A spring of water flowing from a hole in the earth. The limestone rock of Palestine is especially suited for the formation of springs. In semi-arid country springs are highly prized as water sources and often determine the location of settlements. Thus the frequency of the Hebrew root En, meaning spring, in place names: En-dor (Joshua 17:11); En-eglaim (Ezekiel 47:10); En-gannim (Joshua 15:34); En-gedi (Joshua 15:62); En-haddah (Joshua 19:21); En-hakkore (Judges 15:19); En-hazor (Joshua 19:37); En-rimmon; (Nehemiah 11:29); En-rogel and En-shemesh (Joshua 15:7); and En-tappuah (Joshua 17:7). Enaim (Enam,
Joshua 15:34) means “two springs.” The goodness of Canaan was seen in its abundant water supply, “a land with flowing streams, with springs and underground waters welling up in valleys and hills” (Deuteronomy 8:7 NRSV).
The Old Testament portrays the earth's dry land resting on foundations over the fountains of the deep (Genesis 7:11). The unleashing of these waters amounted to a return to the chaos before the creation (Genesis 1:1,Genesis 1:9).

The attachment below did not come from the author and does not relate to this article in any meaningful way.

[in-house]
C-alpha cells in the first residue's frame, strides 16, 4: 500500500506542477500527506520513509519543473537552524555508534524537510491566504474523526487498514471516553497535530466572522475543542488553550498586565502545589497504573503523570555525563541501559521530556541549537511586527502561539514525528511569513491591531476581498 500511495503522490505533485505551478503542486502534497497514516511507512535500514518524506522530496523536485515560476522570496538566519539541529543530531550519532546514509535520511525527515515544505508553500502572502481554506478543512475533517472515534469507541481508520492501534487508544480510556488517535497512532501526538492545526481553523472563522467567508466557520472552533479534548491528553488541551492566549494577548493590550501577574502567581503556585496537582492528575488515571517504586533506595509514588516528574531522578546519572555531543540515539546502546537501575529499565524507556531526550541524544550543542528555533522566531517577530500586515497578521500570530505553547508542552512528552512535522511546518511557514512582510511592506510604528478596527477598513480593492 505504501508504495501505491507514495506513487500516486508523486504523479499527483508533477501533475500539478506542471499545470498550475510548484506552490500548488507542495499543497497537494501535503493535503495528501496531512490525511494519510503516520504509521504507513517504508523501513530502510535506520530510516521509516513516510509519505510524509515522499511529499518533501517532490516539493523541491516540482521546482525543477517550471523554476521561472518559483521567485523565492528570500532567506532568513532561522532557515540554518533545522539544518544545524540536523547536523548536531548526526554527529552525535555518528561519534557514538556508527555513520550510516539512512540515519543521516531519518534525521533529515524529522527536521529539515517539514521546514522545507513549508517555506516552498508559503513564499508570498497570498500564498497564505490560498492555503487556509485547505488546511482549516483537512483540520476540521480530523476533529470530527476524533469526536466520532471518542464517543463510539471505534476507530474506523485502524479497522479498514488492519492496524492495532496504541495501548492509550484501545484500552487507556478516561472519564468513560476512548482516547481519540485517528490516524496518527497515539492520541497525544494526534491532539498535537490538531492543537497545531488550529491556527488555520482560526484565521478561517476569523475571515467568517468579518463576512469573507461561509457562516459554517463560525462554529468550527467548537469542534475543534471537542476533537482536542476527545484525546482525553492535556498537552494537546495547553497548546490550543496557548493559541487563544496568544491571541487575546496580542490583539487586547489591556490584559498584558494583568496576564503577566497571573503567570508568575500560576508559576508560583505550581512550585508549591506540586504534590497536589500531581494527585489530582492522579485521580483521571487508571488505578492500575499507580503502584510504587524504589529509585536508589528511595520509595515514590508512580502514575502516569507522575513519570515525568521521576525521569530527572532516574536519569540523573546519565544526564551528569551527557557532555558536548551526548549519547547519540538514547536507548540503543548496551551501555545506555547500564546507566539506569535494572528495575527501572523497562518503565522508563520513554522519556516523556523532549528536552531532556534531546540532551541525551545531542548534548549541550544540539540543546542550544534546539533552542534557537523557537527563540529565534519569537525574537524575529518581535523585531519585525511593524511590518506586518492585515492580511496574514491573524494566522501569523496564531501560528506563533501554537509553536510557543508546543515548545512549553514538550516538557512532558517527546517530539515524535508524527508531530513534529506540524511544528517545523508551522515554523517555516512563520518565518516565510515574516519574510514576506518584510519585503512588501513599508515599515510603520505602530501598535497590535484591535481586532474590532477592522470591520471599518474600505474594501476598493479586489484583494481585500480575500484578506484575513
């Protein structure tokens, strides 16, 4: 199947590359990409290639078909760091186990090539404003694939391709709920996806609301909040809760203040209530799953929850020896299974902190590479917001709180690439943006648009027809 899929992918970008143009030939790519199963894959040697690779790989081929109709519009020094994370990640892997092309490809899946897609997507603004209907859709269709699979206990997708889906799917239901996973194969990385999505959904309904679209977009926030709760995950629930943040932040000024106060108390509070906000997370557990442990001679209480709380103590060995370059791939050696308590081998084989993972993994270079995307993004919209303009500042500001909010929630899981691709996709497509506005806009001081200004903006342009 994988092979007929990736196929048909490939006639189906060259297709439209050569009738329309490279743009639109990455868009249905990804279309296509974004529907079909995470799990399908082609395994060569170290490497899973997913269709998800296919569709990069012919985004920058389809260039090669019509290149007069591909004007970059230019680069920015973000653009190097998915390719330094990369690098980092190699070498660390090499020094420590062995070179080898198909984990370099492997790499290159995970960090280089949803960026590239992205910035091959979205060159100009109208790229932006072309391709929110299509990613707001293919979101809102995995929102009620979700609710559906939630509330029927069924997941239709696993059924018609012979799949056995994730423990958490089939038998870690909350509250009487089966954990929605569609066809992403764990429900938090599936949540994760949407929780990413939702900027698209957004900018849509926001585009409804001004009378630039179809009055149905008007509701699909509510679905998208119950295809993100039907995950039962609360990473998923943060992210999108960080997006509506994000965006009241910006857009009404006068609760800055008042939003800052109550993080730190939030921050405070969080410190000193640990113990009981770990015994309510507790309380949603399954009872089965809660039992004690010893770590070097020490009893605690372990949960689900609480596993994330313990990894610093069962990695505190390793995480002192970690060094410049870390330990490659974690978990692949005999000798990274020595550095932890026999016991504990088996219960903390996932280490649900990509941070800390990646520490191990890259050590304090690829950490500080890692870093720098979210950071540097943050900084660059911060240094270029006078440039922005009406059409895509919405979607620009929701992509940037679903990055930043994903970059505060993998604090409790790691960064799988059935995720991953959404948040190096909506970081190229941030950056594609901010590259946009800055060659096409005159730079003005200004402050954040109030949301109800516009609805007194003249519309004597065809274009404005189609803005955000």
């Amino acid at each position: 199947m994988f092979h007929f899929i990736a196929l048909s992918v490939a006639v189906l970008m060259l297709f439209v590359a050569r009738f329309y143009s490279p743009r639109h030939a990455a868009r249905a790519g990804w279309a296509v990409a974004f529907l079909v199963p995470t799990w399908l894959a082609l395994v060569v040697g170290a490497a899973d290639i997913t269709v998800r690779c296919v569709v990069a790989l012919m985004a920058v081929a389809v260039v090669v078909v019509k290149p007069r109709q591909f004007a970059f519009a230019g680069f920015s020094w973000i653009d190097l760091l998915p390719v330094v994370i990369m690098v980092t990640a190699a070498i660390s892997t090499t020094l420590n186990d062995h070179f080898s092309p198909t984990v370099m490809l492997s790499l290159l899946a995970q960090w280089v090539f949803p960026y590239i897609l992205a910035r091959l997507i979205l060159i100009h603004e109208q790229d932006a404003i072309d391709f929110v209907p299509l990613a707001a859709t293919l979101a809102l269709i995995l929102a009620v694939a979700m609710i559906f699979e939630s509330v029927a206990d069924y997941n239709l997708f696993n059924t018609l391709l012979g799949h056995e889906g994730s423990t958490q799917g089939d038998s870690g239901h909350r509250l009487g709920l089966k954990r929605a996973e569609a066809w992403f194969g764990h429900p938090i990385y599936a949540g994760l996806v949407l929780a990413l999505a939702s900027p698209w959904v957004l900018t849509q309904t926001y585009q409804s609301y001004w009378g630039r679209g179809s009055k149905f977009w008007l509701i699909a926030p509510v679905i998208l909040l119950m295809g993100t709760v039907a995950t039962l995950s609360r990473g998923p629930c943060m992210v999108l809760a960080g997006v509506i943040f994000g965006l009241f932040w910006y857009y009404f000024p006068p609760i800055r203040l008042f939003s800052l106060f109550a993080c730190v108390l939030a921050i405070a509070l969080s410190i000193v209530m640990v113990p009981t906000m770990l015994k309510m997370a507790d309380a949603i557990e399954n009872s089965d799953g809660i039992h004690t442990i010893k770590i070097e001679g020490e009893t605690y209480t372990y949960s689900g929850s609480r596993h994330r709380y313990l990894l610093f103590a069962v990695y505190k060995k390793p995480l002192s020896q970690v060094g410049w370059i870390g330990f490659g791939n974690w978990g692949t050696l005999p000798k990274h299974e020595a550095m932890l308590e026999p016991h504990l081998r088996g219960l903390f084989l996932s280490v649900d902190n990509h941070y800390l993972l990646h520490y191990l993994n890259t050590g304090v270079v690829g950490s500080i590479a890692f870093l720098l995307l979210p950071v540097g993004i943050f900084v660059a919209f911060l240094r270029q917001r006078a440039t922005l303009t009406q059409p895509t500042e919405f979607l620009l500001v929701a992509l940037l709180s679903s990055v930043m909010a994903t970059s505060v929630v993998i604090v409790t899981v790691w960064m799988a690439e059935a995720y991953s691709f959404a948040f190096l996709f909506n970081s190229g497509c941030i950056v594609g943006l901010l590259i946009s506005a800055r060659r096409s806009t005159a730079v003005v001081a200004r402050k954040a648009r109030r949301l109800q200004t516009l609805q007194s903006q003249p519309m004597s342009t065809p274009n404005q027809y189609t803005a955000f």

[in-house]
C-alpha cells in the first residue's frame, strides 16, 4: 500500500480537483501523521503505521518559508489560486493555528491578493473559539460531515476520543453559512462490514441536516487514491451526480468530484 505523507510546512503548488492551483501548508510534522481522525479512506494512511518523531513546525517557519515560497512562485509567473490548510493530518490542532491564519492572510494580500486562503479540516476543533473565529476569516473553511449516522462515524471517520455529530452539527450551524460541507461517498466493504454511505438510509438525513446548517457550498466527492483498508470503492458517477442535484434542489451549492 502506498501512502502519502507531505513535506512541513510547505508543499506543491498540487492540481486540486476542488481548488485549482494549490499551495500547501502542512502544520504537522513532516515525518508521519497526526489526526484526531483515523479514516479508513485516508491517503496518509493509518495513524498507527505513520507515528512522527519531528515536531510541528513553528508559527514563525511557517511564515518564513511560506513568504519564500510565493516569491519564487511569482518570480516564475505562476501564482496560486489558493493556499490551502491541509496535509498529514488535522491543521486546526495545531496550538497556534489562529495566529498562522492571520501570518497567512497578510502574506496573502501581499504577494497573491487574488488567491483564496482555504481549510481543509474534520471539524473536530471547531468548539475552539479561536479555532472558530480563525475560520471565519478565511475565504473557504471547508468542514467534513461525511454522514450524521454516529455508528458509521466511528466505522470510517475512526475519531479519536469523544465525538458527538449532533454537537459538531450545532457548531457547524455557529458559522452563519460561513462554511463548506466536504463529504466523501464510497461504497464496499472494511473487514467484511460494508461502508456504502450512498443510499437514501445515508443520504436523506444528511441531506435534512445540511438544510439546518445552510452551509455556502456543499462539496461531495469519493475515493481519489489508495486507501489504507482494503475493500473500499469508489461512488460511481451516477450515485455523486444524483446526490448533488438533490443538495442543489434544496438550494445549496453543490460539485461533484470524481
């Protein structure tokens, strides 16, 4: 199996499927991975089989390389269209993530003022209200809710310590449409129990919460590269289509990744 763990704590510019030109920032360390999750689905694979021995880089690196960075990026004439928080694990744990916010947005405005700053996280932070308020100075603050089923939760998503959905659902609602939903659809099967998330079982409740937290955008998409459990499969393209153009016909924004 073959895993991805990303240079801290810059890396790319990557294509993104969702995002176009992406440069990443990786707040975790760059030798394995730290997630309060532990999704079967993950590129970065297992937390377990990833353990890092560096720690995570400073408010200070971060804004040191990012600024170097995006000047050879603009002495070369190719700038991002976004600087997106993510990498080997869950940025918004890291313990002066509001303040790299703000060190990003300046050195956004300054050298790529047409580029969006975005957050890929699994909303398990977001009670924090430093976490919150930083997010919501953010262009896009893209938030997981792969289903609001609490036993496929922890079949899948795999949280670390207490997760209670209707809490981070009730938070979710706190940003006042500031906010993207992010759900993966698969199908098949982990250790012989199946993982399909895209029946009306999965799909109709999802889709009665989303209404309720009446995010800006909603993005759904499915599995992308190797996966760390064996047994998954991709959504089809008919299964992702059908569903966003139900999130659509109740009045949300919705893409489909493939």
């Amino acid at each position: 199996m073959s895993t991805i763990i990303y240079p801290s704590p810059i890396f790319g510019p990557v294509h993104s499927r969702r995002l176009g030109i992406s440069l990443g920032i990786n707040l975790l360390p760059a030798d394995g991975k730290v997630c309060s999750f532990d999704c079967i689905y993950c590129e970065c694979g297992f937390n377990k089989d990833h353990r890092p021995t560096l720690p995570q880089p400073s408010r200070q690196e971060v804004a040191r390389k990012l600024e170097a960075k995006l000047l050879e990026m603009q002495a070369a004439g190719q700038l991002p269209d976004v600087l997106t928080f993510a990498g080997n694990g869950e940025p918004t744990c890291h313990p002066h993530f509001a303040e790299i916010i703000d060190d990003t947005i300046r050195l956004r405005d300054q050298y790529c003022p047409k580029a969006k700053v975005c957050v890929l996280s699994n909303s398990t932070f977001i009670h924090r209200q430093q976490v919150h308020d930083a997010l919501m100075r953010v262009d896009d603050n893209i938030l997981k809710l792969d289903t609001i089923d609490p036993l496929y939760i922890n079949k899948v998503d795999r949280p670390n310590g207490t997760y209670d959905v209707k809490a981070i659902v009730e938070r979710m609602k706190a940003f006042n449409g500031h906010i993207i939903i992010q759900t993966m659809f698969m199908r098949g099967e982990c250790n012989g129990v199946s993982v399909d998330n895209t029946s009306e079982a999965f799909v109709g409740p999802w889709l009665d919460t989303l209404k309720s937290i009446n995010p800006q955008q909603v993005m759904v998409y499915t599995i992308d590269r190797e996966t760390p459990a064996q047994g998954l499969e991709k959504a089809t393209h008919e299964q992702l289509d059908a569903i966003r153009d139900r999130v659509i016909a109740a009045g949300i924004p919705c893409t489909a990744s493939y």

Provisions of spring water is an expression of God's providential care (Psalms 104:10). God's special concern for the poor and needy is pictured in terms of providing fountains and springs (Isaiah 41:17-18). The blessedness of the endtime includes pictures of fountains flowing from the Temple (Ezekiel 47:1-12;
Joel 3:18), Jerusalem (Zechariah 14:8), or the throne of God (Revelation 22:1-2) with amazing life-giving powers.
The metaphorical use of fountain for source is common. The teaching of the wise is a fountain (source) of life (Proverbs 13:14; contrast